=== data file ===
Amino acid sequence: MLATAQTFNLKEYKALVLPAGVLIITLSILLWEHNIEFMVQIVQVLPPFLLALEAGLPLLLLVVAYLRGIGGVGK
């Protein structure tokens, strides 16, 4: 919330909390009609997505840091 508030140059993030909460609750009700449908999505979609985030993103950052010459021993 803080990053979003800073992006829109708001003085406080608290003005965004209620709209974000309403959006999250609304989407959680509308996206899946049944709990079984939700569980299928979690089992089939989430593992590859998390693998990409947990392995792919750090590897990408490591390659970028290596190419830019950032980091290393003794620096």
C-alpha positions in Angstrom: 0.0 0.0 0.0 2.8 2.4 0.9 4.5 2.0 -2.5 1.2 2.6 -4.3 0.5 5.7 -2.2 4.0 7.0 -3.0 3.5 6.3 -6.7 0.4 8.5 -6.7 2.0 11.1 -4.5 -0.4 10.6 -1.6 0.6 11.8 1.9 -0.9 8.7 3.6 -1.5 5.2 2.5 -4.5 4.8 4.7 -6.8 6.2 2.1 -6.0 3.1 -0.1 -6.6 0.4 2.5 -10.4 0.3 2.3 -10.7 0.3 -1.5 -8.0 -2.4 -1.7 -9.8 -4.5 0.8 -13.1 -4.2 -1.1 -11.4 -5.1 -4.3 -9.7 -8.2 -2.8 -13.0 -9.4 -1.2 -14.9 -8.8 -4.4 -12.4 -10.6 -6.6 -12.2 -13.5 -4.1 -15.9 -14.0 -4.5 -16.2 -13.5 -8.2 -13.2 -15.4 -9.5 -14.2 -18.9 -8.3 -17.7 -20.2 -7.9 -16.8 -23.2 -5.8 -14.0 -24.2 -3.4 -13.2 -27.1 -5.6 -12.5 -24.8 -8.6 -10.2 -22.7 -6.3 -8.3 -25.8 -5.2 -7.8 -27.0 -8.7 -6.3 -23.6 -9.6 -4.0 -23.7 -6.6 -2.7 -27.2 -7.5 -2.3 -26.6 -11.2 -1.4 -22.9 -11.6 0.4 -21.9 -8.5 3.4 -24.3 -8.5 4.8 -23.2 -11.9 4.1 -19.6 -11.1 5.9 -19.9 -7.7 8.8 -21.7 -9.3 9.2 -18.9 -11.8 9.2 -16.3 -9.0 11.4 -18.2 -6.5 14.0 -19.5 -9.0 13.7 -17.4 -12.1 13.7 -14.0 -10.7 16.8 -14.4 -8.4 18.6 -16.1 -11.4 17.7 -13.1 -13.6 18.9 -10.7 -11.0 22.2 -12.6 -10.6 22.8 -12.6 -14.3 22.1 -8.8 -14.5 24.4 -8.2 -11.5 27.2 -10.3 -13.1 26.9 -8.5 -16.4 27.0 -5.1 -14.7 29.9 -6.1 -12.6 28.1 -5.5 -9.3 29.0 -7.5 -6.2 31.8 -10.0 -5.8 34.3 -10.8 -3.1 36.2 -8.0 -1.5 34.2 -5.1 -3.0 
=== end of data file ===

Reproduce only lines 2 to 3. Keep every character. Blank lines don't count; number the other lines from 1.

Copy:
């Protein structure tokens, strides 16, 4: 919330909390009609997505840091 508030140059993030909460609750009700449908999505979609985030993103950052010459021993 803080990053979003800073992006829109708001003085406080608290003005965004209620709209974000309403959006999250609304989407959680509308996206899946049944709990079984939700569980299928979690089992089939989430593992590859998390693998990409947990392995792919750090590897990408490591390659970028290596190419830019950032980091290393003794620096």
C-alpha positions in Angstrom: 0.0 0.0 0.0 2.8 2.4 0.9 4.5 2.0 -2.5 1.2 2.6 -4.3 0.5 5.7 -2.2 4.0 7.0 -3.0 3.5 6.3 -6.7 0.4 8.5 -6.7 2.0 11.1 -4.5 -0.4 10.6 -1.6 0.6 11.8 1.9 -0.9 8.7 3.6 -1.5 5.2 2.5 -4.5 4.8 4.7 -6.8 6.2 2.1 -6.0 3.1 -0.1 -6.6 0.4 2.5 -10.4 0.3 2.3 -10.7 0.3 -1.5 -8.0 -2.4 -1.7 -9.8 -4.5 0.8 -13.1 -4.2 -1.1 -11.4 -5.1 -4.3 -9.7 -8.2 -2.8 -13.0 -9.4 -1.2 -14.9 -8.8 -4.4 -12.4 -10.6 -6.6 -12.2 -13.5 -4.1 -15.9 -14.0 -4.5 -16.2 -13.5 -8.2 -13.2 -15.4 -9.5 -14.2 -18.9 -8.3 -17.7 -20.2 -7.9 -16.8 -23.2 -5.8 -14.0 -24.2 -3.4 -13.2 -27.1 -5.6 -12.5 -24.8 -8.6 -10.2 -22.7 -6.3 -8.3 -25.8 -5.2 -7.8 -27.0 -8.7 -6.3 -23.6 -9.6 -4.0 -23.7 -6.6 -2.7 -27.2 -7.5 -2.3 -26.6 -11.2 -1.4 -22.9 -11.6 0.4 -21.9 -8.5 3.4 -24.3 -8.5 4.8 -23.2 -11.9 4.1 -19.6 -11.1 5.9 -19.9 -7.7 8.8 -21.7 -9.3 9.2 -18.9 -11.8 9.2 -16.3 -9.0 11.4 -18.2 -6.5 14.0 -19.5 -9.0 13.7 -17.4 -12.1 13.7 -14.0 -10.7 16.8 -14.4 -8.4 18.6 -16.1 -11.4 17.7 -13.1 -13.6 18.9 -10.7 -11.0 22.2 -12.6 -10.6 22.8 -12.6 -14.3 22.1 -8.8 -14.5 24.4 -8.2 -11.5 27.2 -10.3 -13.1 26.9 -8.5 -16.4 27.0 -5.1 -14.7 29.9 -6.1 -12.6 28.1 -5.5 -9.3 29.0 -7.5 -6.2 31.8 -10.0 -5.8 34.3 -10.8 -3.1 36.2 -8.0 -1.5 34.2 -5.1 -3.0 